APIs - The Future of Cloud Computing for Lawyers and Law Firms800+ members, 200+ countries, pending IPO, billion dollar acquisitions.  Facebook is powerful huge - actually I don’t think one word can do justice in describing Facebook.  Love it or hate it, Facebook isn’t going anywhere.  So, how did it grow so big?  Well, you are likely familiar with the well-known reasons – great leadership, exclusivity, engaging and addictive platform… etc. (fans of the social network may remember – “my colleagues and I are doing things that no one in this room, including and especially your clients, are intellectually or creatively capable of doing.”).

However, one of these “things” – often overlooked – was the launch of Facebook Connect.   Facebook Connect allows its members to log onto other websites using their Facebook identification and post information and updates to their Facebook profile.  This seems normal now, but at the time it was launched it was unique.  As the The New York Times stated at the time, “some say the services are representative of surprising new thinking in Silicon Valley. Instead of trying to hoard information about their users, the Internet companies (including Facebook, Google, MySpace and Twitter) all share at least some of that data so people do not have to enter the same identifying information again and again on different sites.”  Via FB connect, FB penetrated all corners of the web and became virtually unstoppable.

A little technical background – Facebook Connect relies on a set of APIs.  Without getting too technical, an API or “application programming interface” is an interface implemented by one application that allows other applications to communicate with it.  The main purpose of an API is communication – allowing two separate applications to communicate and exchange data back and forth.   An API is generally invisible to the end user – they are pieces of code created by programmers that run behind the scenes.

You likely use APIs every day, and may not even know it.  As mentioned, when you sign onto a site using Facebook Connect, you are using its API – the third-party site pulls certain data straight from Facebook.   Paypal payments rely on an API.  The Disqus and LiveFyre comment platforms operate via APIs.  And on the RFPattorney legal network, we use the LinkedIn API to show an attorney’s connections to a user and the Twitter API to integrate an attorney’s feed.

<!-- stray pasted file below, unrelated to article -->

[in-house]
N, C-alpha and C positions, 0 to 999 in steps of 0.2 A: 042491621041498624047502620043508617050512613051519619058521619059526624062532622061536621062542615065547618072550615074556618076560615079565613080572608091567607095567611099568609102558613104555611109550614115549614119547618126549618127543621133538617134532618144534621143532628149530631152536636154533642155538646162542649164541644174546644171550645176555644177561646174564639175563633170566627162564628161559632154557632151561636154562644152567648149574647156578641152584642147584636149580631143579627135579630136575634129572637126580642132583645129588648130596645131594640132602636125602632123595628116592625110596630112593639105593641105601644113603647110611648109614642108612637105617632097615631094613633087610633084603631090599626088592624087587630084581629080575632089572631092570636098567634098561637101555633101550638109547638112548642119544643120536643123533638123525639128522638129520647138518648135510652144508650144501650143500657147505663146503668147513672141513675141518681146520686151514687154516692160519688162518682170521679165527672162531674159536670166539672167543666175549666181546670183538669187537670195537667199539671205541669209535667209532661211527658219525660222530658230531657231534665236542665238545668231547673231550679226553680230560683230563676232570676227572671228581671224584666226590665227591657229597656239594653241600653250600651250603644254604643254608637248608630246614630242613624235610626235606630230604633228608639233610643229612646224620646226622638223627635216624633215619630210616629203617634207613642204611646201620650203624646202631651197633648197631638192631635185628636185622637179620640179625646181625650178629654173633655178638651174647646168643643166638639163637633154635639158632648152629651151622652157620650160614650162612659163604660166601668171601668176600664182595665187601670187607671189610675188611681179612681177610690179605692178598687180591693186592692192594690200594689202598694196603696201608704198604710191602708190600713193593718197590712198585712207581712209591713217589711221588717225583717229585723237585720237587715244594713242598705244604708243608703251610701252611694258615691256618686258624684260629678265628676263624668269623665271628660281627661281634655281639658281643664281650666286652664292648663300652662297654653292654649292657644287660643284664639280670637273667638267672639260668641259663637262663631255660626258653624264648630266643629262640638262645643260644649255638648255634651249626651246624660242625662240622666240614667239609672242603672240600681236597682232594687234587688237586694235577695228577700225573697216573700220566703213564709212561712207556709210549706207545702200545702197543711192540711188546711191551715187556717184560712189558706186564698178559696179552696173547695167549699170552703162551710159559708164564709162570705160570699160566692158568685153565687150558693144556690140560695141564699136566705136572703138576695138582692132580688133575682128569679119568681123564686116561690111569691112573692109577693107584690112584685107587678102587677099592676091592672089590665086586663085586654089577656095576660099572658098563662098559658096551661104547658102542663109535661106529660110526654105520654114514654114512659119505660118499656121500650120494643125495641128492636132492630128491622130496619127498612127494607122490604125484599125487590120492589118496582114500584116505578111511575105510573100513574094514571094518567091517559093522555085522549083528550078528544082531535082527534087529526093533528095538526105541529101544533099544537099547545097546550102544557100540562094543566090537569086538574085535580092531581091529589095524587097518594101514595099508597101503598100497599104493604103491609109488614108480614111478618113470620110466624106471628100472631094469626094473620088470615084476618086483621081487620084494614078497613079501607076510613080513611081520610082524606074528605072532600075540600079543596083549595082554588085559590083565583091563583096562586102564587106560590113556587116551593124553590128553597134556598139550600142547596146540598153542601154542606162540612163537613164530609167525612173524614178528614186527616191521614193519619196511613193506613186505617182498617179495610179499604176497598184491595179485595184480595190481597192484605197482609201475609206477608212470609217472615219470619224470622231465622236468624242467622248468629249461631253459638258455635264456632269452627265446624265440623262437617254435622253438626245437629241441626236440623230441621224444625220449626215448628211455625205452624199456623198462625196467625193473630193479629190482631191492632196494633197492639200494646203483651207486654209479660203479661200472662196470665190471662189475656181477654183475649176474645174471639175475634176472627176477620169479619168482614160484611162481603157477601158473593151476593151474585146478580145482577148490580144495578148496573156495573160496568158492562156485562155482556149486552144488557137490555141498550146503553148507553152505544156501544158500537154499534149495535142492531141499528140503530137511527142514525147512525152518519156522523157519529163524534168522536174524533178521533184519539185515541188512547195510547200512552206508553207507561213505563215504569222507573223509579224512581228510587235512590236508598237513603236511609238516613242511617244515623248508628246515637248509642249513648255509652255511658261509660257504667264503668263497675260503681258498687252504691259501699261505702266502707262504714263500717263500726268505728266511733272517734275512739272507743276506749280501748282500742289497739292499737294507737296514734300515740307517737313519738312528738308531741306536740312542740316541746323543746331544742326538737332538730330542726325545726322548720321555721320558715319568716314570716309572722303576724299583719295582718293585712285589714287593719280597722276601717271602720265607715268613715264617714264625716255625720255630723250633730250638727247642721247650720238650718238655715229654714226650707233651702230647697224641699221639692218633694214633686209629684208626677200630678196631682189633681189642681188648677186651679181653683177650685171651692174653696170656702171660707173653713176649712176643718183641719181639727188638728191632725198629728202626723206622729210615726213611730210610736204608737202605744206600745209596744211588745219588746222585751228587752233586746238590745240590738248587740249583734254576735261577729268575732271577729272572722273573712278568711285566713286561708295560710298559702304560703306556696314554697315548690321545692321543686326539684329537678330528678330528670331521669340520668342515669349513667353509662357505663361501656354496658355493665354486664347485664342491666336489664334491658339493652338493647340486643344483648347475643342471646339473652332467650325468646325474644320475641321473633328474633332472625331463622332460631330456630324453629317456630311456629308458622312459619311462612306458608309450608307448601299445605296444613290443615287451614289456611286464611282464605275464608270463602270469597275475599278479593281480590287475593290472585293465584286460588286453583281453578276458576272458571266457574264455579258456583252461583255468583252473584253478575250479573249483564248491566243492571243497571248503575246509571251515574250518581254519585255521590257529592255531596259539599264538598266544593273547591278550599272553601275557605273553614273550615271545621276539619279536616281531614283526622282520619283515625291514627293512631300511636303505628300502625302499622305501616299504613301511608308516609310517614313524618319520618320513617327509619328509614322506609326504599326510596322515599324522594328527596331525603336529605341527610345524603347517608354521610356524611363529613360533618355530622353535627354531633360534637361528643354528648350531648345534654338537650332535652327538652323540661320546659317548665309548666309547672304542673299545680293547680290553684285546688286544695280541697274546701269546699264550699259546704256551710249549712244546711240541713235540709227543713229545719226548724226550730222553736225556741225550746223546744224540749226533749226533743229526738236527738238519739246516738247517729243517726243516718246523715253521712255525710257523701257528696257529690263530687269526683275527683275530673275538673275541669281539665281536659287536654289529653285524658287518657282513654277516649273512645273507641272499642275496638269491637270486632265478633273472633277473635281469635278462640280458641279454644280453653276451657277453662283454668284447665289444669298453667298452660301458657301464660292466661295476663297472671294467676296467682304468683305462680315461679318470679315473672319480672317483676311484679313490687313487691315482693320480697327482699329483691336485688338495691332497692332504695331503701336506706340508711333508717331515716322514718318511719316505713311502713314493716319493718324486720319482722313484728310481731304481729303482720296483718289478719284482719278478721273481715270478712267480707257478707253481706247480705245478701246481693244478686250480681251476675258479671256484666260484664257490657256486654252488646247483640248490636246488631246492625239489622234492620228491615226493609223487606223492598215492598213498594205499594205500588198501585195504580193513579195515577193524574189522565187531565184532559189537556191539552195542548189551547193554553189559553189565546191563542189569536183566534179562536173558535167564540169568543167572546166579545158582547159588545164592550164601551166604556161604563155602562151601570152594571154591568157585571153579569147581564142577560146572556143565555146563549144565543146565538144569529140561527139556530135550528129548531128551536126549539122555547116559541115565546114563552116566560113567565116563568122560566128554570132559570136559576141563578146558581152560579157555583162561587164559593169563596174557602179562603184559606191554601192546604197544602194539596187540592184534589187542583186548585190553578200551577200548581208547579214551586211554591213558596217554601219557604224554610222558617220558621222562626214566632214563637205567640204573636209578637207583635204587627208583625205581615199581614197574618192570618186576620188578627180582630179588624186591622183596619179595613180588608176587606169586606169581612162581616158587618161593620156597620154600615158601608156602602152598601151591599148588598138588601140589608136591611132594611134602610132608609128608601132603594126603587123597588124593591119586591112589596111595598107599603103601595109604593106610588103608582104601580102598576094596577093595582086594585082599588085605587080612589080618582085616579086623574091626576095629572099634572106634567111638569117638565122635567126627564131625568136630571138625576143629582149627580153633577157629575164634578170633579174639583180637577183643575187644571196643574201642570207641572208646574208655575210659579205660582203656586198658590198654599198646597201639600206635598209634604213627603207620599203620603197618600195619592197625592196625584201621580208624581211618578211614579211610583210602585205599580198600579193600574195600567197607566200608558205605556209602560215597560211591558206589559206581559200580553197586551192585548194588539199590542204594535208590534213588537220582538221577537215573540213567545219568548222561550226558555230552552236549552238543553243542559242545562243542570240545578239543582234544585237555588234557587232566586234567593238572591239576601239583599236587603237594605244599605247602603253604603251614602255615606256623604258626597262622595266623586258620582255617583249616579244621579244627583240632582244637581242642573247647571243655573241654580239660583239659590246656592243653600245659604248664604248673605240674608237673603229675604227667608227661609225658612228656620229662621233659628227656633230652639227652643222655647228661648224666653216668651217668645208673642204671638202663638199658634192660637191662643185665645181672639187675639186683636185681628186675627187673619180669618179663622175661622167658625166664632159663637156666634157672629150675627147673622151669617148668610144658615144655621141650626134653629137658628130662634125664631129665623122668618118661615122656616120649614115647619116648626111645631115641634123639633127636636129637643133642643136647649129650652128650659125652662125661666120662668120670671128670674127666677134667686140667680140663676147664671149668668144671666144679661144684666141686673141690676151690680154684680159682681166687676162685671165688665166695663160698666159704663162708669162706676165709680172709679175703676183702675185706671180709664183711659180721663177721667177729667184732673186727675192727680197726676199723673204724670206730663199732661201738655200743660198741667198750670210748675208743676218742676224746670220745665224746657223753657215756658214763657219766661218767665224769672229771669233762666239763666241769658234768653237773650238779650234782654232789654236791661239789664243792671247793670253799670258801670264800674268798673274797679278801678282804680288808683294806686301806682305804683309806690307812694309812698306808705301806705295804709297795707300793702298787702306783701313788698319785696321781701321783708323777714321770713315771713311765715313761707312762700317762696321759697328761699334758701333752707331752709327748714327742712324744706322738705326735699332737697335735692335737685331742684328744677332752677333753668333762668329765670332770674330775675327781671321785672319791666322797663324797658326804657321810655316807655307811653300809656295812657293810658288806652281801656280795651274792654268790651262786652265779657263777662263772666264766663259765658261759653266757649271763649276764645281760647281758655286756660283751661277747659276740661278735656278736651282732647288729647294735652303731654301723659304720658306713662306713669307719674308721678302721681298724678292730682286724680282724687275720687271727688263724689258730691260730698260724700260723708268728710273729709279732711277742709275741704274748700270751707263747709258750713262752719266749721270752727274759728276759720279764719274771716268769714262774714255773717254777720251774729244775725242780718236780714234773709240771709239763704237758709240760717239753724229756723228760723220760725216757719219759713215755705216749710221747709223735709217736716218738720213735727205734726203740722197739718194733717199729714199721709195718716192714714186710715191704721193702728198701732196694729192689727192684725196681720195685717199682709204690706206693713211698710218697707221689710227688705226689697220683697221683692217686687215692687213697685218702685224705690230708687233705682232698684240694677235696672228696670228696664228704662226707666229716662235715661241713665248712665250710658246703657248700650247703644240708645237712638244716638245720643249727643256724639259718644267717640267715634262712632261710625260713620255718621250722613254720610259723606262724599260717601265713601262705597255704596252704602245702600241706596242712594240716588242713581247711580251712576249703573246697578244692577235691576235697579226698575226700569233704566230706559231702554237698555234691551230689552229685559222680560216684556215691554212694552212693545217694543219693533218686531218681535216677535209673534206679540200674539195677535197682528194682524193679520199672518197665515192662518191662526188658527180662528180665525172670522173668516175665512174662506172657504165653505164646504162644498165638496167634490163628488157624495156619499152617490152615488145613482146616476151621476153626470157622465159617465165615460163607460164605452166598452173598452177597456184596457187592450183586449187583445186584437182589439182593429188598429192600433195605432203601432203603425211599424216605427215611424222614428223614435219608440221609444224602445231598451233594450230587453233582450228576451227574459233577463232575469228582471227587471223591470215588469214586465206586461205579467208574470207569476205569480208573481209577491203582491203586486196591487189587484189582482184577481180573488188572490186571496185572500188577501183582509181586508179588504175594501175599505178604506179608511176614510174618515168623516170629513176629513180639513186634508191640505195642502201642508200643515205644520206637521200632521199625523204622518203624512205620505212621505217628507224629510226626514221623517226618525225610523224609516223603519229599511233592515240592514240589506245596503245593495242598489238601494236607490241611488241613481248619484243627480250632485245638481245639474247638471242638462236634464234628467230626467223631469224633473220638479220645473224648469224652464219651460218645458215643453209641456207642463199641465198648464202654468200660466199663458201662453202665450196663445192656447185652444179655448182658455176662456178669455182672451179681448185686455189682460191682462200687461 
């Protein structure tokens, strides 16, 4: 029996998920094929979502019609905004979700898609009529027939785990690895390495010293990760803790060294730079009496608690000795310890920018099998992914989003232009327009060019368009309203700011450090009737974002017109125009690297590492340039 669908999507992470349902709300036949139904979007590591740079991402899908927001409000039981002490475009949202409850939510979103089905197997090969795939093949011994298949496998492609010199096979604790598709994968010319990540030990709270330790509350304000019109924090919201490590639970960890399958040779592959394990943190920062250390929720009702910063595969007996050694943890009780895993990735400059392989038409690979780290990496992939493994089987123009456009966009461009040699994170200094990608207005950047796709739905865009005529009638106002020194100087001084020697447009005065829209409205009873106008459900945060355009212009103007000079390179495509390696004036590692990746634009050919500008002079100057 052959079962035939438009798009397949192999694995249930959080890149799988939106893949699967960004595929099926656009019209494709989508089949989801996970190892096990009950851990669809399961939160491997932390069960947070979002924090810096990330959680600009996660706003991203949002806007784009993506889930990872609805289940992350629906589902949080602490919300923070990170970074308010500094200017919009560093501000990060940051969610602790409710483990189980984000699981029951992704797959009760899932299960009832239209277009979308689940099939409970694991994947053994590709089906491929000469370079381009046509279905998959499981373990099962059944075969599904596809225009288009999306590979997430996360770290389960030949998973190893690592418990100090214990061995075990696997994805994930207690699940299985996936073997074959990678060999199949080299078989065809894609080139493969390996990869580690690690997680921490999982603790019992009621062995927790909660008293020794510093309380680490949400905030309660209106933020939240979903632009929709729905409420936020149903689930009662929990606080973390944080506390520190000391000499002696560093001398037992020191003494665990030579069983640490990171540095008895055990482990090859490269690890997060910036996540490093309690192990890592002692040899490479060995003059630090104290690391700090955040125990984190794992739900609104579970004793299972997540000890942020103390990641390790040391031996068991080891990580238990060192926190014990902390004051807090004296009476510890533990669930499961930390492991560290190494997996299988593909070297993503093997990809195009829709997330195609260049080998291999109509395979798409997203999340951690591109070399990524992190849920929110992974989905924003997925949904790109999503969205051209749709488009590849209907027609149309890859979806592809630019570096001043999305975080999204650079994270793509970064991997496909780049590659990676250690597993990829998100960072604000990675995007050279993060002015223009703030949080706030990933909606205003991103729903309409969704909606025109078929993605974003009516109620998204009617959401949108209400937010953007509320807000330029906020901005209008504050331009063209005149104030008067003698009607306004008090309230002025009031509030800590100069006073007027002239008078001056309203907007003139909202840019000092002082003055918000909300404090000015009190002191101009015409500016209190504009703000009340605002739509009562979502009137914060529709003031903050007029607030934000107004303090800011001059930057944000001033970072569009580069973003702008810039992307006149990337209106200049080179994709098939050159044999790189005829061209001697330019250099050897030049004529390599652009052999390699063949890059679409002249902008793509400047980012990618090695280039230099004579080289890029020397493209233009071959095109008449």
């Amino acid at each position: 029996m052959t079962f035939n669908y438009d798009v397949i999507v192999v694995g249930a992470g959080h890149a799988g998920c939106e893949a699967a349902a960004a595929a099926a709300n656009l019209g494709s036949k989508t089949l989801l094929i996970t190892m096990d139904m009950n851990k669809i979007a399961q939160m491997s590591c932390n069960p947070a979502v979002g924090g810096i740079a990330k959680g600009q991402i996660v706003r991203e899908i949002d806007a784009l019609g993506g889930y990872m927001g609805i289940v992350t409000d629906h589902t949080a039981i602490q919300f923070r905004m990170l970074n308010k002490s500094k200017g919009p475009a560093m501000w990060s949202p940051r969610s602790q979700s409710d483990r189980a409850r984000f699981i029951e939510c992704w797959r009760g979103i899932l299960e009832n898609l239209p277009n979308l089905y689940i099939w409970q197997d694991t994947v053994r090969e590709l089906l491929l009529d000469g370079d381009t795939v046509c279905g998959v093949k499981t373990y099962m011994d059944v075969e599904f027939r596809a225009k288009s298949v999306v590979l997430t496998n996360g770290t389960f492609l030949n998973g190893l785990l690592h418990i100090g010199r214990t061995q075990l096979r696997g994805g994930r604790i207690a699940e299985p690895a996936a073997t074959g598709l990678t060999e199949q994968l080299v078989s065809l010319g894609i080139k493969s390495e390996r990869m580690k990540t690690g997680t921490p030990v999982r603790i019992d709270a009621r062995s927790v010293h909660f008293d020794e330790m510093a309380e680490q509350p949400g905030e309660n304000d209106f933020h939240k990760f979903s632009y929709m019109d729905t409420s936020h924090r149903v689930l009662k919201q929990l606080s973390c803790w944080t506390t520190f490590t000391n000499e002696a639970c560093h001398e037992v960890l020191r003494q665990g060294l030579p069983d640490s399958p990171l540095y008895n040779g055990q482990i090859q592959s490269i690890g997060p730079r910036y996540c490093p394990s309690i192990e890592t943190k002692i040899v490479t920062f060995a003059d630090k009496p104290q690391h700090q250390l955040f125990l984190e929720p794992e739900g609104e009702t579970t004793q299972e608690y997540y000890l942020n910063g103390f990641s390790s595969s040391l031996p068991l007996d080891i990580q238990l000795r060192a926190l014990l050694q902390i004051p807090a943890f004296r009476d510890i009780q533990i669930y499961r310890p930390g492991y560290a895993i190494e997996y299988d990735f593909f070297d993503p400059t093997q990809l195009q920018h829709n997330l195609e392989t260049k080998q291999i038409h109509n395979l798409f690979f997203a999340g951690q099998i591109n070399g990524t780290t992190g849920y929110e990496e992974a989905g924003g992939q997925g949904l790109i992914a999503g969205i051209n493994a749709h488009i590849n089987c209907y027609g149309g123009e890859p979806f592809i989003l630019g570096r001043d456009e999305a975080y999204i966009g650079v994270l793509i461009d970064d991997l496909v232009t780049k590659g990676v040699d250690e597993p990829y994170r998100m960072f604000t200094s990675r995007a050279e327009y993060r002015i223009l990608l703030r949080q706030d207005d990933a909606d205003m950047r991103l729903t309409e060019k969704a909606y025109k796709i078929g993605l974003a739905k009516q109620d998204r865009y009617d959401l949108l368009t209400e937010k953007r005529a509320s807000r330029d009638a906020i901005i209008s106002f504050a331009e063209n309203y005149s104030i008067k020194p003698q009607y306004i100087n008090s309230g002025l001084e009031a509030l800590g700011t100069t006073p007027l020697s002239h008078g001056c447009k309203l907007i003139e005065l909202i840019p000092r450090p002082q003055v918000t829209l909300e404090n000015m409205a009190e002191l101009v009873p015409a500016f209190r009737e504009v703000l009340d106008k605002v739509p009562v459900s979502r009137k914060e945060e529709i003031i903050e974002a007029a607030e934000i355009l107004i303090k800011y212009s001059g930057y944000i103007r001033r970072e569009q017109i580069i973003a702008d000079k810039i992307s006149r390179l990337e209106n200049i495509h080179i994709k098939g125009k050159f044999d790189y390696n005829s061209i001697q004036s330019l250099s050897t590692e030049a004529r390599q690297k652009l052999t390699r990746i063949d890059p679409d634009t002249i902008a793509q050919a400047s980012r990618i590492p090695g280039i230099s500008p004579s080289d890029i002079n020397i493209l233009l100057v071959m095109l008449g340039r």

So how is this all relevant to legal tech??  Well, the ABA Tech Show 2012 recently took place in Chicago.  (A great summary can be found here, as well as here)  There were a number of innovative and interesting product announcements, especially in the area of cloud computing.  Significantly, several cloud practice management platforms announced the launch of their own APIs, including ClioMyCaseRocketMatter, and Total Attorneys.  These announcements represent a significant step for legal tech and cloud computing for lawyers.  Instead of “trying to hoard information” (like some traditional legal companies), these companies now allow open access to third-parties via an API to communicate with their existing platforms and build off of them.

Imagine a world where you could - seamlessly, securely, and ethically - generate leads and new clients on one platform, export the contact and matter to another for management, use a third as a portal for communicating with that client, a fourth for billing, and a fifth for client surveys.  You get the idea.

Congrats to these companies and their teams for building these APIs and taking legal tech to the next level.  We are excited to kick the tires as RFPattorney grows and these APIs become even more robust.

Ryan Bowers

Founder of RFPattorney.com and author of the RFPattorney Blog. Over 8 years of experience practicing law, including past experience at an international law firm, a national law firm, and a small firm. Currently GC and VP Operations for large mechanical construction company. Midwesterner, home renovator, golden retriever wrangler, new dad, Wolverine, & avid hockey fan.

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